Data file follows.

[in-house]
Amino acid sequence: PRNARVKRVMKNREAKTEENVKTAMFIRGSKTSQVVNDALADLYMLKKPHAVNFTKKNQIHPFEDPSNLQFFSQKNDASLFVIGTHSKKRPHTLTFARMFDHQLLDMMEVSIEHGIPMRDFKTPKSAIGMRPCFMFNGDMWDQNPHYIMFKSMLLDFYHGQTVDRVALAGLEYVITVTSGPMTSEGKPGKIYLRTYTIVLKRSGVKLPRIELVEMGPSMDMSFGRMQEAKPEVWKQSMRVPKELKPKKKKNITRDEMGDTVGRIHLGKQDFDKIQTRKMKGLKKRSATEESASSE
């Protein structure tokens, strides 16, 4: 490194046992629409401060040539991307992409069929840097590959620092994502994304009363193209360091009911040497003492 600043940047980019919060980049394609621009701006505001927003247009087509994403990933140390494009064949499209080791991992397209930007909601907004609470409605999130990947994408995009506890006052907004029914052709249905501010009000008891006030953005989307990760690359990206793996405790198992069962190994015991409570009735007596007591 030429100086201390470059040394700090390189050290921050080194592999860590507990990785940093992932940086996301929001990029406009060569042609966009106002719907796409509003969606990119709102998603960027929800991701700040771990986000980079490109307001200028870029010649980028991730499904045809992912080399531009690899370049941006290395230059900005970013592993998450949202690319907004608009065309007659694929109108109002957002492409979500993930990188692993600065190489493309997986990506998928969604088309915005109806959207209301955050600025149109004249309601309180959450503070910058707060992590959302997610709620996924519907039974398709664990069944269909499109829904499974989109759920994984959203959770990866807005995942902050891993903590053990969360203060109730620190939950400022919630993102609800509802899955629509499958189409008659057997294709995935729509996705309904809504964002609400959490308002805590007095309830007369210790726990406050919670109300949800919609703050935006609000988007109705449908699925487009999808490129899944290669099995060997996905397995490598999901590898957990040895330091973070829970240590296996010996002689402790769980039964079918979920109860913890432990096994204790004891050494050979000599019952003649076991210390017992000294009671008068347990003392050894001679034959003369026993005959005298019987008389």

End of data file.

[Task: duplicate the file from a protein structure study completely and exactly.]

[in-house]
Amino acid sequence: PRNARVKRVMKNREAKTEENVKTAMFIRGSKTSQVVNDALADLYMLKKPHAVNFTKKNQIHPFEDPSNLQFFSQKNDASLFVIGTHSKKRPHTLTFARMFDHQLLDMMEVSIEHGIPMRDFKTPKSAIGMRPCFMFNGDMWDQNPHYIMFKSMLLDFYHGQTVDRVALAGLEYVITVTSGPMTSEGKPGKIYLRTYTIVLKRSGVKLPRIELVEMGPSMDMSFGRMQEAKPEVWKQSMRVPKELKPKKKKNITRDEMGDTVGRIHLGKQDFDKIQTRKMKGLKKRSATEESASSE
């Protein structure tokens, strides 16, 4: 490194046992629409401060040539991307992409069929840097590959620092994502994304009363193209360091009911040497003492 600043940047980019919060980049394609621009701006505001927003247009087509994403990933140390494009064949499209080791991992397209930007909601907004609470409605999130990947994408995009506890006052907004029914052709249905501010009000008891006030953005989307990760690359990206793996405790198992069962190994015991409570009735007596007591 030429100086201390470059040394700090390189050290921050080194592999860590507990990785940093992932940086996301929001990029406009060569042609966009106002719907796409509003969606990119709102998603960027929800991701700040771990986000980079490109307001200028870029010649980028991730499904045809992912080399531009690899370049941006290395230059900005970013592993998450949202690319907004608009065309007659694929109108109002957002492409979500993930990188692993600065190489493309997986990506998928969604088309915005109806959207209301955050600025149109004249309601309180959450503070910058707060992590959302997610709620996924519907039974398709664990069944269909499109829904499974989109759920994984959203959770990866807005995942902050891993903590053990969360203060109730620190939950400022919630993102609800509802899955629509499958189409008659057997294709995935729509996705309904809504964002609400959490308002805590007095309830007369210790726990406050919670109300949800919609703050935006609000988007109705449908699925487009999808490129899944290669099995060997996905397995490598999901590898957990040895330091973070829970240590296996010996002689402790769980039964079918979920109860913890432990096994204790004891050494050979000599019952003649076991210390017992000294009671008068347990003392050894001679034959003369026993005959005298019987008389």